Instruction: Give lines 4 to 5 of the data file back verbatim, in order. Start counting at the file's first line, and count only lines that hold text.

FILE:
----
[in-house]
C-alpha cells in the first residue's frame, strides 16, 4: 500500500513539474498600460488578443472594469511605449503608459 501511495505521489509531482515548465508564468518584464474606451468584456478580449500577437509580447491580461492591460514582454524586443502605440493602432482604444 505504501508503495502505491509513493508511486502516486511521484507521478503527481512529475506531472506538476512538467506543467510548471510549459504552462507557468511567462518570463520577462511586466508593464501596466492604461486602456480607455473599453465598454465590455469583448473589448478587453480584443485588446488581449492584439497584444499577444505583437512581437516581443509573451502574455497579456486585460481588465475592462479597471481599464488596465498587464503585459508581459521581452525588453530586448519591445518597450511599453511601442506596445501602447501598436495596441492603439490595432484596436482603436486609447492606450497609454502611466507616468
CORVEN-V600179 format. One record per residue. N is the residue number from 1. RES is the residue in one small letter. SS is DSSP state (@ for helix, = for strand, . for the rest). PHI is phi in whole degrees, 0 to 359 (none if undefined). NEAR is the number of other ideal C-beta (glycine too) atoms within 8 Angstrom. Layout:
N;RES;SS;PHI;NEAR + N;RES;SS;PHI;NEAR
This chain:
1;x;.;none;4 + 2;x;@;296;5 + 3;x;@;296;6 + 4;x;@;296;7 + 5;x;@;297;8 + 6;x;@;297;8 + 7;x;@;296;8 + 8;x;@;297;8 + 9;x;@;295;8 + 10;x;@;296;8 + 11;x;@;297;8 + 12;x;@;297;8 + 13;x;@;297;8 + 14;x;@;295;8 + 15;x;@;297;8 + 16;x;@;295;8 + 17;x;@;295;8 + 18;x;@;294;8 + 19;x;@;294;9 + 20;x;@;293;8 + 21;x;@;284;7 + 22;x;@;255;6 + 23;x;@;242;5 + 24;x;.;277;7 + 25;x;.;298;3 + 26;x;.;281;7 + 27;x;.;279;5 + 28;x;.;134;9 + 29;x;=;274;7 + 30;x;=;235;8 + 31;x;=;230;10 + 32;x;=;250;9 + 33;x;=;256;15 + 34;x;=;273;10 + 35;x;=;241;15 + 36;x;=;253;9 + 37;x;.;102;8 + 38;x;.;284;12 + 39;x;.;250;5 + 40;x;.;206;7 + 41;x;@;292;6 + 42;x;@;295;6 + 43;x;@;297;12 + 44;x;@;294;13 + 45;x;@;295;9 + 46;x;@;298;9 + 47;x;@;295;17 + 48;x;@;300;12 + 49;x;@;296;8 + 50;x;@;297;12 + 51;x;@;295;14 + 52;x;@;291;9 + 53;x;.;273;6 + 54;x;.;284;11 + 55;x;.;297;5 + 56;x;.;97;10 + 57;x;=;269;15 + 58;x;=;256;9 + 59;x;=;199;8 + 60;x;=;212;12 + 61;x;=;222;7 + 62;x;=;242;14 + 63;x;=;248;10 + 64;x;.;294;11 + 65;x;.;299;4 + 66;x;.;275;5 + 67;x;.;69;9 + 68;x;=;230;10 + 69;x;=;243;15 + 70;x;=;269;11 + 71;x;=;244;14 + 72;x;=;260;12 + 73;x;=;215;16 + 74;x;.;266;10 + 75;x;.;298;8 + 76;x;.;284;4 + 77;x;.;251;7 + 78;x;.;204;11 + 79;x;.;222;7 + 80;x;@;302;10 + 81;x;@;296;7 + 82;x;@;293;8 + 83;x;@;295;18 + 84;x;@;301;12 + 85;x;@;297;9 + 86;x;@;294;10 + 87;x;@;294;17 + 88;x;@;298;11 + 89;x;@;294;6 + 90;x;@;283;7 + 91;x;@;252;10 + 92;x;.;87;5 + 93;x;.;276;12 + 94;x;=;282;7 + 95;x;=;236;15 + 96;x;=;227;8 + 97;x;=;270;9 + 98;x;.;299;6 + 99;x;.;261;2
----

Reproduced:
N;RES;SS;PHI;NEAR + N;RES;SS;PHI;NEAR
This chain: